Brunswick hits 25-year low after Moody's downgrade
Shares of Brunswick Corp. (NYSE: BC) sank to a 25-year intraday low on Oct. 20 after Moody's Investor Services cut the manufacturer's debt ratings to junk status. In addition to its boat portfolio, the company also owns equipment makers Life Fitness, Parabody and Hammer Strength.
Moody's senior credit officer Kevin Cassidy said the agency's review of the company will continue, despite the downgrade of Brunswick's unsecured notes, commercial paper, corporate family rating and probability of default rating.
"The downgrade reflects our concerns that the continuing turmoil in the financial markets will result in a significant contraction in discretionary consumer spending over the foreseeable future and may put pressure on the company's dealer network and its liquidity position," Cassidy said in a statement. "While Moody's believes that Brunswick will continue to attempt to protect its credit metrics and liquidity, we are concerned about the company's reduced financial flexibility as its ability to comply with a financial covenant is uncertain."
Cassidy cut the rating on the company's unsecured notes to "Ba3" from "Baa3" and downgraded its commercial paper rating to not prime from P3. The company also assigned a "Ba2" corporate family rating and a "Ba2" probability of default rating to Brunswick.
The company has struggled as the nation's economy soured and the global market for recreational boats softened. Earlier this month, Brunswick said it was cutting 1,400 jobs, shutting four plants and furloughing workers at three more. The company also expects to record two non-cash impairment charges totaling about $496 million before taxes during the third quarter.
Brunswick shares fell $1.28, or 22.1 percent, to close at $4.49 on Oct. 20. They earlier traded at $3.80, their lowest price since April 1983.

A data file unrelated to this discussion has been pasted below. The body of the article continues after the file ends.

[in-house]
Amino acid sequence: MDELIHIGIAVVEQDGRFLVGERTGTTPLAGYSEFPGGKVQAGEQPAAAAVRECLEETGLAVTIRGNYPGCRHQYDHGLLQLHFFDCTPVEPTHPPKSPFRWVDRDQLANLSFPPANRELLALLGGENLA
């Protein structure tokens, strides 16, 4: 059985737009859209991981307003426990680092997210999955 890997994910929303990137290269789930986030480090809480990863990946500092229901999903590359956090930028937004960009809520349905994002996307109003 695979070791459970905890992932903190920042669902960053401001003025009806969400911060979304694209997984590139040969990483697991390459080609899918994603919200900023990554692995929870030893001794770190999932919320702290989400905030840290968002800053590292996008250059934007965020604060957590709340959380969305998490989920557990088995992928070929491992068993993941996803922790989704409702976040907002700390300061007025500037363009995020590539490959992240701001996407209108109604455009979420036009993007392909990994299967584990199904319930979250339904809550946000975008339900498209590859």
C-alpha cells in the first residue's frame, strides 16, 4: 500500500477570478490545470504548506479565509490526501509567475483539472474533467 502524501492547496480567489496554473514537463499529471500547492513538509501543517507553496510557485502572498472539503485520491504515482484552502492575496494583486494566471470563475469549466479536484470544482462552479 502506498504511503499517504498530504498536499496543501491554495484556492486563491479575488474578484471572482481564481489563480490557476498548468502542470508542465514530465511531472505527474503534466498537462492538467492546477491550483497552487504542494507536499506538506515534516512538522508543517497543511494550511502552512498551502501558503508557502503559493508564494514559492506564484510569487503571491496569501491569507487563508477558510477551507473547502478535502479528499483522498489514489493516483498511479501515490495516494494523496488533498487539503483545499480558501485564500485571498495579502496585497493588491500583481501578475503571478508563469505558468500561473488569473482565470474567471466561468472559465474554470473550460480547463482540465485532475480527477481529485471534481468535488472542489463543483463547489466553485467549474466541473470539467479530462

Winmark reports Q3 revenue increase
Winmark Corp. (Nasdaq:WINA), parent of Play It Again Sports, said its third-quarter revenue increased to $9.1 million versus $7.9 million in the same period last year boosted by royalty fees and leasing income.
For the quarter ended Sept. 27, net income was $1.3 million, or $0.24 per share diluted, compared to net income of $1.1 million, or $0.20 per share diluted, in 2007.
"Our results were favorable due to the strength of our retail brands and the skill and hard work of our franchisees. Our leasing business did not grow in this quarter and we do not expect fast growth in this tough economic environment," CEO John Morgan said in a statement.
Iconix CEO exercises options
Iconix Brand Group (Nasdaq: ICON), parent of Danskin Fitness, said CEO and Chairman Neil Cole has exercised options to purchase 660,000 shares of the company's common stock pursuant to 10-year stock options. Of that, 650,000 expired Oct. 14, and the remaining 10,000 shortly after.
In connection with these option exercises, the company withheld 421,214 shares of its common stock to cover Cole's withholding tax liability and the exercise price of the options. After that, Cole received 238,786 shares, bringing his common stock ownership share to 2.8 million.
Finish Line elects board member, declares cash dividend
The board of directors of Finish Line (Nasdaq: FINL) has elected Dolores A. Kunda as a new director of the company. She will serve on the board's compensation and stock option committee. Her term will expire in 2011.
Kunda is the founder of Lapiz, one of the largest Hispanic advertising agencies in the United States and has over 20 years of experience in marketing and advertising to the general market, Mexico, the U.S. Hispanic market and Puerto Rico.
The board also declared a quarterly cash dividend of $0.03 per share of Class A and Class B common stock. The quarterly cash dividend will be payable on Dec. 15 to shareholders of record on Nov. 28.
Nike sues Wal-Mart for patent infringement
Nike (NYSE: NKE) has sued Wal-Mart Stores, alleging it is selling shoes that infringe on Nike's patented designs. Nike said in its complaint that the Wal-Mart shoes too closely resemble its Nike Shox footwear, which have a spring-like device in the heel.
Nike wants Wal-Mart to stop selling the shoes and seeks damages, according to the complaint filed in the U.S. District Court for the Northern District of Illinois.
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